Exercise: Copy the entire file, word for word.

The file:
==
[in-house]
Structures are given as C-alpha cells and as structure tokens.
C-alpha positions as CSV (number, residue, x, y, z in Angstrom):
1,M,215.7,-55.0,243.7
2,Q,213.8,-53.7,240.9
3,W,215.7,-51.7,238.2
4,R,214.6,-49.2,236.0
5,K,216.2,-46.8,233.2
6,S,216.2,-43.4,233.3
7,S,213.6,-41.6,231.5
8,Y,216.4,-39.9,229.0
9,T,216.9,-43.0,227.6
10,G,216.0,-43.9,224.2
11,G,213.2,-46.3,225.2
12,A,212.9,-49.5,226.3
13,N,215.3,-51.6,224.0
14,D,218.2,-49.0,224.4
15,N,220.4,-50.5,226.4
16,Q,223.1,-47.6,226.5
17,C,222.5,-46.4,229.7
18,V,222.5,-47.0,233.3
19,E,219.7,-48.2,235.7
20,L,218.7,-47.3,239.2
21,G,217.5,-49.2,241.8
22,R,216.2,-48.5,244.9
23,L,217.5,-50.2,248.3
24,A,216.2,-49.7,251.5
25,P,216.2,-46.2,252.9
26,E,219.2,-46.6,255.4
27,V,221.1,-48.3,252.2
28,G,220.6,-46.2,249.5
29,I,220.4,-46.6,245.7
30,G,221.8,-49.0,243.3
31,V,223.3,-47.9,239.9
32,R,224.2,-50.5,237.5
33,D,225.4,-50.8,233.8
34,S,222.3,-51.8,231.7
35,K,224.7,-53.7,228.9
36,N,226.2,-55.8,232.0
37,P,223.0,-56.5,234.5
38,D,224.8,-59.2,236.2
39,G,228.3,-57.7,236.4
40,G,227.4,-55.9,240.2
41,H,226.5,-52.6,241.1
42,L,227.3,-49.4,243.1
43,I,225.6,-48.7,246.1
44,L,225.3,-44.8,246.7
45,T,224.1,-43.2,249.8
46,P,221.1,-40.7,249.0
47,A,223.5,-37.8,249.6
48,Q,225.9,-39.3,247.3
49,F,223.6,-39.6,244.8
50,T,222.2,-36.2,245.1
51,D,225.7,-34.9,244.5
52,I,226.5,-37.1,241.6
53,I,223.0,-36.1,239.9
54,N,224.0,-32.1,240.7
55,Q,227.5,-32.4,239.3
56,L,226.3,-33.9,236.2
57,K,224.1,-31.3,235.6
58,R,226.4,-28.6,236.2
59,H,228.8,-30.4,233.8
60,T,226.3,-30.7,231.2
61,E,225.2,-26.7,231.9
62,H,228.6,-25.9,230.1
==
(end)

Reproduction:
[in-house]
Structures are given as C-alpha cells and as structure tokens.
C-alpha positions as CSV (number, residue, x, y, z in Angstrom):
1,M,215.7,-55.0,243.7
2,Q,213.8,-53.7,240.9
3,W,215.7,-51.7,238.2
4,R,214.6,-49.2,236.0
5,K,216.2,-46.8,233.2
6,S,216.2,-43.4,233.3
7,S,213.6,-41.6,231.5
8,Y,216.4,-39.9,229.0
9,T,216.9,-43.0,227.6
10,G,216.0,-43.9,224.2
11,G,213.2,-46.3,225.2
12,A,212.9,-49.5,226.3
13,N,215.3,-51.6,224.0
14,D,218.2,-49.0,224.4
15,N,220.4,-50.5,226.4
16,Q,223.1,-47.6,226.5
17,C,222.5,-46.4,229.7
18,V,222.5,-47.0,233.3
19,E,219.7,-48.2,235.7
20,L,218.7,-47.3,239.2
21,G,217.5,-49.2,241.8
22,R,216.2,-48.5,244.9
23,L,217.5,-50.2,248.3
24,A,216.2,-49.7,251.5
25,P,216.2,-46.2,252.9
26,E,219.2,-46.6,255.4
27,V,221.1,-48.3,252.2
28,G,220.6,-46.2,249.5
29,I,220.4,-46.6,245.7
30,G,221.8,-49.0,243.3
31,V,223.3,-47.9,239.9
32,R,224.2,-50.5,237.5
33,D,225.4,-50.8,233.8
34,S,222.3,-51.8,231.7
35,K,224.7,-53.7,228.9
36,N,226.2,-55.8,232.0
37,P,223.0,-56.5,234.5
38,D,224.8,-59.2,236.2
39,G,228.3,-57.7,236.4
40,G,227.4,-55.9,240.2
41,H,226.5,-52.6,241.1
42,L,227.3,-49.4,243.1
43,I,225.6,-48.7,246.1
44,L,225.3,-44.8,246.7
45,T,224.1,-43.2,249.8
46,P,221.1,-40.7,249.0
47,A,223.5,-37.8,249.6
48,Q,225.9,-39.3,247.3
49,F,223.6,-39.6,244.8
50,T,222.2,-36.2,245.1
51,D,225.7,-34.9,244.5
52,I,226.5,-37.1,241.6
53,I,223.0,-36.1,239.9
54,N,224.0,-32.1,240.7
55,Q,227.5,-32.4,239.3
56,L,226.3,-33.9,236.2
57,K,224.1,-31.3,235.6
58,R,226.4,-28.6,236.2
59,H,228.8,-30.4,233.8
60,T,226.3,-30.7,231.2
61,E,225.2,-26.7,231.9
62,H,228.6,-25.9,230.1